Cooking Without Photos – Chicken Salad

I’ve been searching for a great Chicken Salad recipe for a while now. My search ended in Kaufman, TX.

Kaufman was originally named Kings Fort (1840) and then changed to Kingsboro (1845) both after the founder, Dr. William P. King. And then changed to Kaufman when Kaufman County was formed in 1852.

Kaufman owns the bragging rights for locking up Bonnie Parker of Bonnie and Clyde for the first time. Not sure how long she spent there since she was released to live her life of crime.

Back to Chicken Salad! While flipping thru “Goodness Pure And Simple: Episcopal Church Women, Our Merciful Savior Episcopal Church Kaufman, Texas”, I came across a recipe by Punkie Kinnan. I thought…curry powder?! What?! Let’s try it😆.

I’d just like to thank Punkie Kinnan for submitting this recipe. This has got to be the absolute BEST chicken salad I’ve ever had!

Delicious Chicken Salad: Let’s get in to it! Couple of things.

This makes a lot!

It calls for 5 lbs of chicken breast. Then it talks about deboning it after it is cooked. For some reason, finding bone in chicken breast is a challenge and when you do find it, it is super high. Why? I don’t know. I chose to use boneless skinless chicken breast. I used about 4 lbs and it was plenty. I also cooked it for almost an hour and a half. Why did it take so long to cook while covered in foil? Beats me. Just check it to see if it is cooked all the way thru. You don’t want to be eating raw chicken. Ew!

Also, if you cook almond slices for 15 minutes at 350° they will BURN!! Keep a watch on them or just buy already toasted almonds.

I served them on croissants. You could also use brioche buns, regular buns, crackers or just eat it with a spoon😆. Enjoy!!


Cooking Without Photos – Chicken Rice Casserole

🎵🎶Ooooooooooooklahoma, where the wind comes sweepin’ down the plain🎶🎵 Yep. This week we travel to Ottawa County Oklahoma. Home of Miami, but NOT Florida! Pronounced “Miam-ah”. And also home to Picher. Never heard of it? Lemme tell you a little story, friends.

Picher, Oklahoma once belonged to the Seneca-Cayuga Indian tribes. Lead and Zinc were discovered in 1913 and much of their land was bought or stolen by mining companies.

Once mining started, it expanded quickly and covered a huge area. It’s been said that the Tri State Mining district was so overly mined, a person could drive a car from Picher, Oklahoma to Joplin, MO all while being underground in the mines. That’s roughly 25 miles.

Back then, mining companies were not under many regulations. They mined and took what they wanted and put the rest in a big pile on top of the ground. ”Chat” was what was left and they made huge piles of it all over Picher. HUGE! Folks didn’t really know what to do with it. They tried to make uses out of it, but there was just too much of it. Kids played on it. It was in everyone’s back yard. Folks would come and visit just to climb a pile of it (me included). In the end, it sat around for almost 100 years, slowly poisoning everyone. Yes.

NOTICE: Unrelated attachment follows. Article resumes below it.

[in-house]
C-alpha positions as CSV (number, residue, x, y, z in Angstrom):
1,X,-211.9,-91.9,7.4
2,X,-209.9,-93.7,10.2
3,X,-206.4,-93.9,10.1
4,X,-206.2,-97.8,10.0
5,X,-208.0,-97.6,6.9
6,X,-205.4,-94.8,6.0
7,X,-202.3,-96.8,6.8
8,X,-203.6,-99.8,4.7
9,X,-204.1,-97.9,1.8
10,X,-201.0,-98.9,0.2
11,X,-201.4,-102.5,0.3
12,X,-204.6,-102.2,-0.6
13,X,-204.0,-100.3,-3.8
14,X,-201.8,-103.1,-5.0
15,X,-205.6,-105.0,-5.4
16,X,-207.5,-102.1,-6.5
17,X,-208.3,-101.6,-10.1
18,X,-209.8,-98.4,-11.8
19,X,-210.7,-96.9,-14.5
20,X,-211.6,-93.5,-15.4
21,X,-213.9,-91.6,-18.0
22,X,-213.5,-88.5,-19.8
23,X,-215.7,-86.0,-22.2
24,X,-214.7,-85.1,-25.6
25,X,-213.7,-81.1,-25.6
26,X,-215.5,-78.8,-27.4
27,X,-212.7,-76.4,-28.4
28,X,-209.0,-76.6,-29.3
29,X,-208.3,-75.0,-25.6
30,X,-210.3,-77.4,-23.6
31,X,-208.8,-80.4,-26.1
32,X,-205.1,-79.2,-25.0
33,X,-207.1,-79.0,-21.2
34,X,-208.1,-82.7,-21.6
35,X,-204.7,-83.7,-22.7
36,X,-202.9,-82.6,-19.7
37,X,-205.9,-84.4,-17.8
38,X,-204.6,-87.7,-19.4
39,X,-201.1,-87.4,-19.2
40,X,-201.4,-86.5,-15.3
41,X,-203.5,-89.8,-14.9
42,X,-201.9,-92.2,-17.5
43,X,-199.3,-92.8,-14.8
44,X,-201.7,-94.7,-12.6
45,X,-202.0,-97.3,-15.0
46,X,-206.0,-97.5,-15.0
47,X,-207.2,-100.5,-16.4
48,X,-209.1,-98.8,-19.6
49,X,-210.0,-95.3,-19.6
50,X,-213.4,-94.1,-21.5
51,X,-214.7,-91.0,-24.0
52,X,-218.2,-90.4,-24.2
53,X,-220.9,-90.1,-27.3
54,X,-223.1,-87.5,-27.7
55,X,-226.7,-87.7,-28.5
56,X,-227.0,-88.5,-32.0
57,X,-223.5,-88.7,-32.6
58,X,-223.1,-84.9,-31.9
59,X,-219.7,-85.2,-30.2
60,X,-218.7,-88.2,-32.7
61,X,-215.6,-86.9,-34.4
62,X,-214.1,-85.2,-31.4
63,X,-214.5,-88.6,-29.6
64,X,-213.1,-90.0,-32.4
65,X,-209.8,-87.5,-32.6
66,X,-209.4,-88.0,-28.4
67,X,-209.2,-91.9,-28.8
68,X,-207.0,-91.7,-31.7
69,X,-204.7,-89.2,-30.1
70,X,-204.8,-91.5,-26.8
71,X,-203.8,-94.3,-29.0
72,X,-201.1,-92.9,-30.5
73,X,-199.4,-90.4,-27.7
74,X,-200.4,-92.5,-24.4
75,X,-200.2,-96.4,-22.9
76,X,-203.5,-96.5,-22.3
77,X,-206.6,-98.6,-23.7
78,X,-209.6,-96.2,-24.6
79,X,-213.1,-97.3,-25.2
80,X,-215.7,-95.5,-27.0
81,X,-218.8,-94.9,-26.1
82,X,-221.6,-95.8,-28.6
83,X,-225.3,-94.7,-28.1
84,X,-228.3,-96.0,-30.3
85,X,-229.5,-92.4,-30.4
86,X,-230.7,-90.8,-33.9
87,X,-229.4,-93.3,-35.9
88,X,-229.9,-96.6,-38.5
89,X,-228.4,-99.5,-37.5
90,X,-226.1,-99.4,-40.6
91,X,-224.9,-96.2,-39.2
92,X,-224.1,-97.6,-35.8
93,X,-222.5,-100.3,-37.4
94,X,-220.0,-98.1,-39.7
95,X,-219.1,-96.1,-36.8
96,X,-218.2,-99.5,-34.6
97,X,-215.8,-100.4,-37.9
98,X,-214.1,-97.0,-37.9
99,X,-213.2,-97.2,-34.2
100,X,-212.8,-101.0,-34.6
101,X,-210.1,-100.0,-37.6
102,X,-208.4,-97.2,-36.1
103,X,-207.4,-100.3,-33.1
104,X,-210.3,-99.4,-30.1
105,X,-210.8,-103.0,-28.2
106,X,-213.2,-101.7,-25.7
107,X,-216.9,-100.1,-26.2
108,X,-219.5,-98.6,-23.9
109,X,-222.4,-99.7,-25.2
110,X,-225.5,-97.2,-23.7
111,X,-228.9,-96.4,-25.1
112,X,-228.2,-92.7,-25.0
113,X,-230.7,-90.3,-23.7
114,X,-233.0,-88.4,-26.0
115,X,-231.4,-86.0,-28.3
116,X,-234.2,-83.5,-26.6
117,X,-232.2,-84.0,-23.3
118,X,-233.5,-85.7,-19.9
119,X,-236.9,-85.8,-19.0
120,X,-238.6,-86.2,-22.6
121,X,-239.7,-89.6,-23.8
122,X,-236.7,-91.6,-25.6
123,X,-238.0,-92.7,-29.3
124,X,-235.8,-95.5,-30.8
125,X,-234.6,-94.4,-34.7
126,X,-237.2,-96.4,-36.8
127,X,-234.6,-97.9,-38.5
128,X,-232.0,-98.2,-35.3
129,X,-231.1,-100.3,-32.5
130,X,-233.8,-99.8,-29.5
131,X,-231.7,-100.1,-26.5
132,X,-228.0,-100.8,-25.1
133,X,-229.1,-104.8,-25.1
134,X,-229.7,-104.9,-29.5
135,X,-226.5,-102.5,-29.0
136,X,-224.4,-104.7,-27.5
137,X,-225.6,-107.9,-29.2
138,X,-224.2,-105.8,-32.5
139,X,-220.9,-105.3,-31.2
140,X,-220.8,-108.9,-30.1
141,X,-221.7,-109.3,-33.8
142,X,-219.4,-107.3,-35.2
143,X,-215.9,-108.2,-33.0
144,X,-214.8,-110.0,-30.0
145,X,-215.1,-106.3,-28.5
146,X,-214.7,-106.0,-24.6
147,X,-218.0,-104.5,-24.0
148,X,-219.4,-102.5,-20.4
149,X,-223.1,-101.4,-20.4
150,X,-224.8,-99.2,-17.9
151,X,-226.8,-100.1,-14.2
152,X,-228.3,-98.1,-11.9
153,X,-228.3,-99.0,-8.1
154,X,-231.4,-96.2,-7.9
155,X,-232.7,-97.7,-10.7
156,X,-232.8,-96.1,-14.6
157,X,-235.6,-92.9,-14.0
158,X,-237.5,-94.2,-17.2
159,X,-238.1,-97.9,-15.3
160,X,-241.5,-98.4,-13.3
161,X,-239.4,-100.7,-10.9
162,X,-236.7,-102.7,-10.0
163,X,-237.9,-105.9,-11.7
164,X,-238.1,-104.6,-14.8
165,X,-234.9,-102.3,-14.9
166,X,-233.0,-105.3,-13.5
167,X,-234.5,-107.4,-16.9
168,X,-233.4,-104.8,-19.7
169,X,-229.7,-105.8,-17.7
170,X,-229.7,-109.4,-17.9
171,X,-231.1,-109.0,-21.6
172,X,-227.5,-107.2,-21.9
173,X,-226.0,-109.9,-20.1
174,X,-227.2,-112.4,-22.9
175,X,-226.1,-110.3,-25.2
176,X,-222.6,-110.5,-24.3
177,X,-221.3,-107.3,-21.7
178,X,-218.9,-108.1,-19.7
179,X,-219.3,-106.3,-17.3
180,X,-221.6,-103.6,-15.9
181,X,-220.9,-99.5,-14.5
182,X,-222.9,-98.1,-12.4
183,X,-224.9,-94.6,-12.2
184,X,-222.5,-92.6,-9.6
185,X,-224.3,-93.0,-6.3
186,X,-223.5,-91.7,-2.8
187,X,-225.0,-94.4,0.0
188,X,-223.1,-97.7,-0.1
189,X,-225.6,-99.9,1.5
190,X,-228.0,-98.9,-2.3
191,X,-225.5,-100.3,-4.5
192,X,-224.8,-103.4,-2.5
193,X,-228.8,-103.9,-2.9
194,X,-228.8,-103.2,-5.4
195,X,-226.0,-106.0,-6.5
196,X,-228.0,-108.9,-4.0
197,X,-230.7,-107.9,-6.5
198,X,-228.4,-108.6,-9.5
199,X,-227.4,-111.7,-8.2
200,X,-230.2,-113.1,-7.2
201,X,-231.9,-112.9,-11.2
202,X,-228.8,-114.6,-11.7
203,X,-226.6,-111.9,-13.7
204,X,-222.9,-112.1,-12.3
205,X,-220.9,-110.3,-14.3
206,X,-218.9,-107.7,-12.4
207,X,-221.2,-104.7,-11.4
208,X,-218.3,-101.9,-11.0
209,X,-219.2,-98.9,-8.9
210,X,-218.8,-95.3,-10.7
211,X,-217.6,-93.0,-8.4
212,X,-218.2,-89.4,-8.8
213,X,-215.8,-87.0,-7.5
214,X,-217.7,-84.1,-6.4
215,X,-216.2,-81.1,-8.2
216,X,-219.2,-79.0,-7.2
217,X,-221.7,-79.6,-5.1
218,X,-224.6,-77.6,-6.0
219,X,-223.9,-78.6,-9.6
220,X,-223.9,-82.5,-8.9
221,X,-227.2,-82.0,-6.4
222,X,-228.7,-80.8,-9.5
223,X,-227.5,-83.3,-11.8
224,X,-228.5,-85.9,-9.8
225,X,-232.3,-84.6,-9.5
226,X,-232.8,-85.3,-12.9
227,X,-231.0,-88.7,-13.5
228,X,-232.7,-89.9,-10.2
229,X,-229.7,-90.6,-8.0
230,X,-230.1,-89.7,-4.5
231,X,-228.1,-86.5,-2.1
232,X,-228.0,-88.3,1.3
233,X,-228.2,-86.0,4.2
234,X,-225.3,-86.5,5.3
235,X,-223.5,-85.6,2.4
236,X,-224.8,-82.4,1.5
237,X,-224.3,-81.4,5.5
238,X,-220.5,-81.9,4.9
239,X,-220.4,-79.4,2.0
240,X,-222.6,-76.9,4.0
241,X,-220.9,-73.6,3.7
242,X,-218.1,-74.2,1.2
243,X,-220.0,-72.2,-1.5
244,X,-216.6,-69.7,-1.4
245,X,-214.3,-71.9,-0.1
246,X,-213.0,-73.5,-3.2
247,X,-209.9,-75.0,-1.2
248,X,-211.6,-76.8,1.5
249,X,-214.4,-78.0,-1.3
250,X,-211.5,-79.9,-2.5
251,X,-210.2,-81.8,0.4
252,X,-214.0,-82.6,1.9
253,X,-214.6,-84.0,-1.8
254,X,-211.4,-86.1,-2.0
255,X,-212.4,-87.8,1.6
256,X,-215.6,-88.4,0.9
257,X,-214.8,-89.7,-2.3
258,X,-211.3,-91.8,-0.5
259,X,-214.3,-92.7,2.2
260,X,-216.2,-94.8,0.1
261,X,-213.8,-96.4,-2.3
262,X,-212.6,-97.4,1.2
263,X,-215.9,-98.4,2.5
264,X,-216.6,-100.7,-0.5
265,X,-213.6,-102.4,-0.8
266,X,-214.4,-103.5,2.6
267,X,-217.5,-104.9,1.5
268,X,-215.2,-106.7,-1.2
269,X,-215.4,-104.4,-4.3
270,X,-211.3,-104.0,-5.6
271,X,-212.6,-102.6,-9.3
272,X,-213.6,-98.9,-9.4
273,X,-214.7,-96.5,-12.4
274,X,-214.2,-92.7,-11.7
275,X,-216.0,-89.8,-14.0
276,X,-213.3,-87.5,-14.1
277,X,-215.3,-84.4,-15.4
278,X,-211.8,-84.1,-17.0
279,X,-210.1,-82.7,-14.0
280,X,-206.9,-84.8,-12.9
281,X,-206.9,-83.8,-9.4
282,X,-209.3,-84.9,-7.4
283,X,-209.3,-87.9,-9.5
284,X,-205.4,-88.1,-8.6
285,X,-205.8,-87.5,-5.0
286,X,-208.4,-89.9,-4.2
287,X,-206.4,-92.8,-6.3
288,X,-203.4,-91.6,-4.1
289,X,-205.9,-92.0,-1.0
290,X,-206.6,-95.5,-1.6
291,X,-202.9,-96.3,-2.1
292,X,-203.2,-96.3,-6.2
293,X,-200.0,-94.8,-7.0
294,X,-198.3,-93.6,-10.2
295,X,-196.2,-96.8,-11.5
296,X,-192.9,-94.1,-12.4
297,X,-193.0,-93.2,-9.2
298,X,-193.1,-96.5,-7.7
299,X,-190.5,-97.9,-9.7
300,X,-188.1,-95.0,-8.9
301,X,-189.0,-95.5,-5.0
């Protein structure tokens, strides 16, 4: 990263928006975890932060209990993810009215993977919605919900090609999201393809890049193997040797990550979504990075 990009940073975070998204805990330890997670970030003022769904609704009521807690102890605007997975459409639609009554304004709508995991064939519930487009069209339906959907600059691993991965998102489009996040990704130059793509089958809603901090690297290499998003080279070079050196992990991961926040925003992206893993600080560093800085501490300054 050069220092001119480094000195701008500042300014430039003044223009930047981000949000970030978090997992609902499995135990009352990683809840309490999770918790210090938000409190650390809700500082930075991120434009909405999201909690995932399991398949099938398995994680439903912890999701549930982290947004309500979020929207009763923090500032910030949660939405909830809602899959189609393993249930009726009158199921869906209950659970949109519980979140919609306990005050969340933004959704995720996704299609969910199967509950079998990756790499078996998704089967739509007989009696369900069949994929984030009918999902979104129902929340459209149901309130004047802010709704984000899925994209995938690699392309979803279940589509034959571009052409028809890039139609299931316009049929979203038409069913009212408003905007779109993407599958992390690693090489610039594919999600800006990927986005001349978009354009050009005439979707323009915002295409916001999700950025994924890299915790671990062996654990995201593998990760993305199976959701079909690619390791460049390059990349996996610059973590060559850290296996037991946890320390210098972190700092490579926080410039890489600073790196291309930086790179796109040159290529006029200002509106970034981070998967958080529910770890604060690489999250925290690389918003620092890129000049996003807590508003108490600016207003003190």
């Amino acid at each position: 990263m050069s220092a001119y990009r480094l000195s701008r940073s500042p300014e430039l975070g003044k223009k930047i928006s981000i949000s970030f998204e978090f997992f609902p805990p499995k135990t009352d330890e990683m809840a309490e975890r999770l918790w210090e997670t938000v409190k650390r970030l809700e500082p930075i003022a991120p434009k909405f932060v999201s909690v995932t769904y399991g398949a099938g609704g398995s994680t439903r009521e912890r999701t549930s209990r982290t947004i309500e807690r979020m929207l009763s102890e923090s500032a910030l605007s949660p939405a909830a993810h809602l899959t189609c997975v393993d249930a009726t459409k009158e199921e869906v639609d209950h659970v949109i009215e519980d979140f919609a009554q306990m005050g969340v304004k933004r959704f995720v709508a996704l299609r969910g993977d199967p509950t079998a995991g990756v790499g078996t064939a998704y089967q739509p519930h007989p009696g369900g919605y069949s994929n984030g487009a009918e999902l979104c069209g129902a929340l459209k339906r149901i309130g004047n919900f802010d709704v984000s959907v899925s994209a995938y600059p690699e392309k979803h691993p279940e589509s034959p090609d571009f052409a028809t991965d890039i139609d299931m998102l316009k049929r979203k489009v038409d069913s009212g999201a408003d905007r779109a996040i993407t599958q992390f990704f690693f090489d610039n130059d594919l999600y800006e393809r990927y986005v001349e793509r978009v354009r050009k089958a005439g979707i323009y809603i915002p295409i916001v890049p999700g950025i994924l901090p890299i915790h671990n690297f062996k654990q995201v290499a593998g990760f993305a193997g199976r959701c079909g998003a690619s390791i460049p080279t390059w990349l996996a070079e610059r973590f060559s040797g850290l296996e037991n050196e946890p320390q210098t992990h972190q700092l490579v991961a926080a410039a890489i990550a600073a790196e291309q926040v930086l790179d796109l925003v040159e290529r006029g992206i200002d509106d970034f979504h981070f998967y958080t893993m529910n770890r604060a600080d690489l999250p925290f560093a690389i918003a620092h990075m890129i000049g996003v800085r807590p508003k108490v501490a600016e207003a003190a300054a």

In 1994 the Centers For Disease Control began testing the people of Picher and it was discovered they all had lead in their bloodstream. 35% of all of the children what were tested had more than 10 micrograms per deciliter, which is considered to be a health concern. Among other health problems, it causes developmental delays.

Huge long story short, after many tries and fails, the government declared Picher, Oklahoma uninhabitable. The residents had to move. The whole town was closed down. And in the end, it will eventually all cave in because of the extensive undermining and become a massive sink hole.

Fun fact: there have already been multiple sink holes that have opened up and swallowed buildings in places as far away as Galena, KS. (Part of Tri State Mining District). If you’d like to have more information about this topic, Tar Creek Documentary is available on Amazon Prime for a small fee. Very interesting indeed.

Now back to cooking. I chose to use a recipe out of the cookbook, “Ottawa County Bi-Centennial Cook Book: Compiled by Extension Homemakers Of Ottawa County Oklahoma 1975”.

My own Mama made something similar to this recipe my whole life. I did do a couple of things different. I used minute rice, cooked it at 350° for 1h and 15 minutes, added 1/2 cup more milk and I put the rice mixture on the bottom so the skin would be crispy. Oh! And I added salt and pepper to the top. It didn’t say anything about doing that for some reason. AND I added mushrooms because we are mushroom people🤷🏻‍♀️ Enjoy!!!

Cooking Without Photos – Honey Chicken Wings

Cooking Without Photos Week 4

Next we travel to jolly old England…Arkansas😆 see what I did there! Bah!!!😆. Anywho, England is a small town just a hop, skip and a jump from Little Rock.